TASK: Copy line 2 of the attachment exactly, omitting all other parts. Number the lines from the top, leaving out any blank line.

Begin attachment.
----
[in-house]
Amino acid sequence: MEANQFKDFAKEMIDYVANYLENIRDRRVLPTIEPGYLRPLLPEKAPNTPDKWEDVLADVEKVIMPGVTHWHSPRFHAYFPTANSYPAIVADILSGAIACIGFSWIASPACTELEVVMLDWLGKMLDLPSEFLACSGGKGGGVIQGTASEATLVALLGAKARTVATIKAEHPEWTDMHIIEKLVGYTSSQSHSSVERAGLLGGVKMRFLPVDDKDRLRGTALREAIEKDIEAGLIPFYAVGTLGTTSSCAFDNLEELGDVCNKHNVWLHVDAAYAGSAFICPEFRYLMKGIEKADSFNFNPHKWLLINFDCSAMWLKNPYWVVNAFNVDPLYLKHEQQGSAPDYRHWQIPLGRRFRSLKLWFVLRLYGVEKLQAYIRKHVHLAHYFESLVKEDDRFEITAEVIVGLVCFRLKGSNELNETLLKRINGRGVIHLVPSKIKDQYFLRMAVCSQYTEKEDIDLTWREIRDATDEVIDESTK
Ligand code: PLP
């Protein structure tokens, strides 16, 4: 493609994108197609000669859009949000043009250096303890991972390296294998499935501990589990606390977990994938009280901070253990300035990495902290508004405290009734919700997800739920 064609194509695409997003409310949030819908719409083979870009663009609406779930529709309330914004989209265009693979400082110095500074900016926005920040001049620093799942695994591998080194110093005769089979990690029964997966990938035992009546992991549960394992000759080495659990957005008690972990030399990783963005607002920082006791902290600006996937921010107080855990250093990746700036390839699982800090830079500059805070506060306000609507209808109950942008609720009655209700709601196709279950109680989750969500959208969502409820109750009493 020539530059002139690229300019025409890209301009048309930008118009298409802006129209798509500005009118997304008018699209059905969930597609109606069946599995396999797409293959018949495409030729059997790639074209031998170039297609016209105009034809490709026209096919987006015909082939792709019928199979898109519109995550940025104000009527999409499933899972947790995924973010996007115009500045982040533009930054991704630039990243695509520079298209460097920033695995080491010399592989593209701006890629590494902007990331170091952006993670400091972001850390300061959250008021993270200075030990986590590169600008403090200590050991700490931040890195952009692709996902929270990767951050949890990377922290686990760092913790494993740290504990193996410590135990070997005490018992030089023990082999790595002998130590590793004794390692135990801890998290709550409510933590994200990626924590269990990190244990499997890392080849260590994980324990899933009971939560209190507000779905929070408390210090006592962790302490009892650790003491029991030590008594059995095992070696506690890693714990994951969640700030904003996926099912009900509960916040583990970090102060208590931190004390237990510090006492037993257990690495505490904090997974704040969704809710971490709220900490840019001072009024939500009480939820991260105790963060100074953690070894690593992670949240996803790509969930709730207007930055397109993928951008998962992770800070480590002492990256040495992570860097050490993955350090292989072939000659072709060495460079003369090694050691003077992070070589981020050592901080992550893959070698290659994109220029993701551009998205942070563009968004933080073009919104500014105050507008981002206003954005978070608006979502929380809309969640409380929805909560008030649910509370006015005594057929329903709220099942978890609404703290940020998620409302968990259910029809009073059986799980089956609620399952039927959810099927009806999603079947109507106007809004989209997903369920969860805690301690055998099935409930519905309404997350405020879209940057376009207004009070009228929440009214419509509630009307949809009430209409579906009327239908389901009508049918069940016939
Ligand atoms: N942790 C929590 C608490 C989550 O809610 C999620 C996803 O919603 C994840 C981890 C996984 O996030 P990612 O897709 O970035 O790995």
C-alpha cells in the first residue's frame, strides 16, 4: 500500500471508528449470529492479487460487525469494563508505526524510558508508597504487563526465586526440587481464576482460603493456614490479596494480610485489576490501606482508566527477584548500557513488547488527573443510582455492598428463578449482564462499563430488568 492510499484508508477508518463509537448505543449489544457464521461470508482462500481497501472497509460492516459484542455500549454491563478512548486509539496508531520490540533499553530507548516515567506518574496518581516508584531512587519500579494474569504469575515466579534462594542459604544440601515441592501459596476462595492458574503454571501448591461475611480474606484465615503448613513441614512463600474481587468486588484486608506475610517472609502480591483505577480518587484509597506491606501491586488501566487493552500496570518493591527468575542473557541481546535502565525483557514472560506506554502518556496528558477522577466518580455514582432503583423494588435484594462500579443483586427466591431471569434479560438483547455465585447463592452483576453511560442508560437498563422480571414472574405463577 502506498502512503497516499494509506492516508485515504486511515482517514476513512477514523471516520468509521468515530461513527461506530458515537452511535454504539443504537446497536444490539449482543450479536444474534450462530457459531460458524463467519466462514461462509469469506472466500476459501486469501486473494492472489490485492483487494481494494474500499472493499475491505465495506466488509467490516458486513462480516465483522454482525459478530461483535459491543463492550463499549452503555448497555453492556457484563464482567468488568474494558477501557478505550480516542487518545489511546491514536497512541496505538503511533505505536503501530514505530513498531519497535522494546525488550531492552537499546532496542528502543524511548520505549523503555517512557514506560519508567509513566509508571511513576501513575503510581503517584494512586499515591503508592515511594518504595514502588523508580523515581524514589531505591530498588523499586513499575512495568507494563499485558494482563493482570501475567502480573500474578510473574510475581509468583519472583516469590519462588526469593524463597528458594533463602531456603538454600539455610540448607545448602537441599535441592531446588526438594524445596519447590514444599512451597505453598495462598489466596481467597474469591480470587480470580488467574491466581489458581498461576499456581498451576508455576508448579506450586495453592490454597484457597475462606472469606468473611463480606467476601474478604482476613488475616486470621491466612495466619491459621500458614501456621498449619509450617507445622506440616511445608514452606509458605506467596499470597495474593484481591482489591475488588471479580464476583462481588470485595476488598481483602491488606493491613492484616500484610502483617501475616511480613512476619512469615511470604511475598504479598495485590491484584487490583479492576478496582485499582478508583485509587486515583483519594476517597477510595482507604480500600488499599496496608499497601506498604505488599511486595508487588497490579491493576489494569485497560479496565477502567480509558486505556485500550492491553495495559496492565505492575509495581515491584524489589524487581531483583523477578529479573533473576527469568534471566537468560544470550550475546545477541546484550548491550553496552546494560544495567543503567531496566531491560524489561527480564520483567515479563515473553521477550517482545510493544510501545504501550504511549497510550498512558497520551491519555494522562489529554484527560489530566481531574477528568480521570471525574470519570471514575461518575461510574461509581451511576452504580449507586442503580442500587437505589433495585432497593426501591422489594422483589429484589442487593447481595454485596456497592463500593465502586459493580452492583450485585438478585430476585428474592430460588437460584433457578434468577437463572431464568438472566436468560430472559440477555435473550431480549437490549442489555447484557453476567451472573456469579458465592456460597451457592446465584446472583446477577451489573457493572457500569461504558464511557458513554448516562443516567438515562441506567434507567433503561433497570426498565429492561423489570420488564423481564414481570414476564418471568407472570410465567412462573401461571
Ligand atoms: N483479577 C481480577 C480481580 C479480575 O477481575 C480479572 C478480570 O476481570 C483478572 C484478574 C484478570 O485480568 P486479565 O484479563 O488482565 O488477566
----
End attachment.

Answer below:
Amino acid sequence: MEANQFKDFAKEMIDYVANYLENIRDRRVLPTIEPGYLRPLLPEKAPNTPDKWEDVLADVEKVIMPGVTHWHSPRFHAYFPTANSYPAIVADILSGAIACIGFSWIASPACTELEVVMLDWLGKMLDLPSEFLACSGGKGGGVIQGTASEATLVALLGAKARTVATIKAEHPEWTDMHIIEKLVGYTSSQSHSSVERAGLLGGVKMRFLPVDDKDRLRGTALREAIEKDIEAGLIPFYAVGTLGTTSSCAFDNLEELGDVCNKHNVWLHVDAAYAGSAFICPEFRYLMKGIEKADSFNFNPHKWLLINFDCSAMWLKNPYWVVNAFNVDPLYLKHEQQGSAPDYRHWQIPLGRRFRSLKLWFVLRLYGVEKLQAYIRKHVHLAHYFESLVKEDDRFEITAEVIVGLVCFRLKGSNELNETLLKRINGRGVIHLVPSKIKDQYFLRMAVCSQYTEKEDIDLTWREIRDATDEVIDESTK